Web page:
Mario Cuomo famously said, "You campaign in poetry. You govern in prose."
Ever since he became president, it seems as if Obama has taken that message to heart. At times dishearteningly so.
But Steven Speilberg's Lincoln is a timely reminder of the power of words, of oratory, to shape the course of history, or, at the very least, to inspire a people.
As he gets ready for his second inaugural address on January 21, let us hope that the Barack Obama who enthralled the nation with his 2004 Democratic convention speech, who entered the history books with his Race speech in Philadelphia in 2008, and who, during the course of a long, hard first campaign, inspired the country with his bewitching language and oratory, shows up on that day.
That magical Obama last appeared at Grant Park in Chicago the day he won the 2008 election. On that historic night he told the story of America through the story of Ann Nixon Cooper, a 106-year-old black woman. Listen to what he said on that night:
She was born just a generation past slavery; a time when there were no cars on the road or planes in the sky; when someone like her couldn't vote for two reasons -- because she was a woman and because of the color of her skin.
And tonight, I think about all that she's seen throughout her century in America -- the heartache and the hope; the struggle and the progress; the times we were told that we can't, and the people who pressed on with that American creed: Yes we can.
At a time when women's voices were silenced and their hopes dismissed, she lived to see them stand up and speak out and reach for the ballot. Yes we can.
When there was despair in the dust bowl and depression across the land, she saw a nation conquer fear itself with a New Deal, new jobs and a new sense of common purpose. Yes we can.
When the bombs fell on our harbor and tyranny threatened the world, she was there to witness a generation rise to greatness and a democracy was saved. Yes we can.
She was there for the buses in Montgomery, the hoses in Birmingham, a bridge in Selma, and a preacher from Atlanta who told a people that "We Shall Overcome." Yes we can.
A man touched down on the moon, a wall came down in Berlin, a world was connected by our own science and imagination. And this year, in this election, she touched her finger to a screen, and cast her vote, because after 106 years in America, through the best of times and the darkest of hours, she knows how America can change. Yes we can.
Then, that eloquent Obama, the poet-philosopher, disappeared from public view. It is easy to understand why. Mocked endlessly by his opponents for his "empty" rhetoric and lofty ambitions, shaken by the prospect of fiscal ruin and an imploding economy, dismayed by the immovability of a dysfunctional Congress, perhaps even intimidated by the unrealistic expectations of his supporters, a new Obama emerged -- moderate, cautious, wonkish, a man no longer looking to the stars for guidance. Starting with his first inaugural address, his speeches lost their magic. Instead, they reflected his new caution and became a prosaic laundry list of what the country needed to do to get itself out of "the mess that we've inherited."
It was like watching Muhammad Ali fight with both hands tied behind his back. An Ali without his rope-a-dope tactic, without his lightening jabs and dazzling footwork, and most of all, without his trademark wit and humor. In other words, an Ali who was the anti-Ali. And so the most brilliant orator of his generation, the man who had penned the lovely, thoughtful memoir, Dreams from my Father, began to sound like the guy trying to sell you a new vacuum cleaner.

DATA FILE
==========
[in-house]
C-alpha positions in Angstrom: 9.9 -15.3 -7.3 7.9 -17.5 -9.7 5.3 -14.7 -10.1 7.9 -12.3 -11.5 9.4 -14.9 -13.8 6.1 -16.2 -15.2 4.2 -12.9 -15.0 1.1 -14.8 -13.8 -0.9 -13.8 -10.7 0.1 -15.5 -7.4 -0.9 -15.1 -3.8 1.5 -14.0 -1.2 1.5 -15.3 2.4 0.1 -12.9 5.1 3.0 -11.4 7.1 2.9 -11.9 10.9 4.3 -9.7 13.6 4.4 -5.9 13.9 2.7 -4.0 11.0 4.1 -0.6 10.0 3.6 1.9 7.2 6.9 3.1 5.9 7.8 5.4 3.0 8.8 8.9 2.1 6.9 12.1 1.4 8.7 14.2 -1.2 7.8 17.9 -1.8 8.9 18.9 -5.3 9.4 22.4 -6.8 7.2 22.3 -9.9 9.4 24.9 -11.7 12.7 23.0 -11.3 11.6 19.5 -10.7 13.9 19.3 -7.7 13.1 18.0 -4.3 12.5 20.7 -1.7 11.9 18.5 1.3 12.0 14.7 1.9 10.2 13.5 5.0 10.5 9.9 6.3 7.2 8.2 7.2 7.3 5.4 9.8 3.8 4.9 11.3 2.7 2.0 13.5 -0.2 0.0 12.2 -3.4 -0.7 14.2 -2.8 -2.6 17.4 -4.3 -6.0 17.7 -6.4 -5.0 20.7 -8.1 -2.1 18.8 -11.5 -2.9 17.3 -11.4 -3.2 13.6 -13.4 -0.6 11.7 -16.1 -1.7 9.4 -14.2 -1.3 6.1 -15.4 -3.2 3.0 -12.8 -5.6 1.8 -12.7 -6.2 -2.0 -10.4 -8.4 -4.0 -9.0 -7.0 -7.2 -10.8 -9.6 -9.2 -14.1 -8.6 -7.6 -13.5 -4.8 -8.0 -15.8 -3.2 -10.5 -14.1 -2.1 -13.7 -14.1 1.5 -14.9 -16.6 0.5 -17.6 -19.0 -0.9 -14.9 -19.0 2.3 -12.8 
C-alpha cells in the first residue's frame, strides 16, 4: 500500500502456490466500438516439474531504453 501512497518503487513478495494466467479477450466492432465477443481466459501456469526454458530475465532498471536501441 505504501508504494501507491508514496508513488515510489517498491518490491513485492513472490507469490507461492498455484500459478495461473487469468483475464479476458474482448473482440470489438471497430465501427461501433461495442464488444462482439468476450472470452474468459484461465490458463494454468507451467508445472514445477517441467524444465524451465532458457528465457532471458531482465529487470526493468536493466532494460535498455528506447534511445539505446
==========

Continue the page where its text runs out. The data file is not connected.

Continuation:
It showed in the polls. It showed in the approval ratings. Don't get me wrong -- the economy was such as mess, his enemies so implacable in their resolution to make him a one-term president, his challenges so great -- that no speech, however magnificent, was going to restore the luster he had when he first took office. But this is also true: At a time when the country was reeling from high unemployment and the collapse of the financial and housing markets, and being torn asunder by the health care debate, at a time when we were buried under the dull bleakness of reality, perhaps that was the moment when we most needed poetry.
Remember these lines from William Carlos Williams' Asphodel?
It is difficult to get the news from poems
Yet men die miserably each day
For lack of what is found there
In 2008 we were a country divided between Red States and Blue States, destroyed by recklessness of irresponsible tax cuts and other acts of public thievery that put us on the cusp of a Great Recession, weary after almost a decade of war and occupation. And just then, a young black man with an improbable name and an even more improbable resume, gathered us around the national campfire and told us a story. It was a long and complicated story and he did us the favor of not condescending to us by making it less complicated. But if you wanted to boil the story down to a few words, it was this: Yes We Can.
Yes We Can bridge the divides that separate us. Yes We Can put our country back on the road to fiscal sanity. Yes We Can take care of our sick and weak and powerless, and the very old and the very young. Yes We Can turn our backs on 200 years of ignoble history and elect our first non-white president.
Enough of us believed the storyteller and the story. Enough of us were captivated by Obama's vision, by the power of his eloquence, to see America in the same shimmering way that he did.
Toward the end of a listless second campaign, we caught occasional glimpses of the old Obama. Perhaps a second term will free him of the self-consciousness he has clearly felt during his first. Perhaps it will allow him to return to his truest instincts--to inspire, to lead, to tell us the story of who we are. And who we can be.
A memorable, lofty, aspirational second inaugural address would be a great place to begin.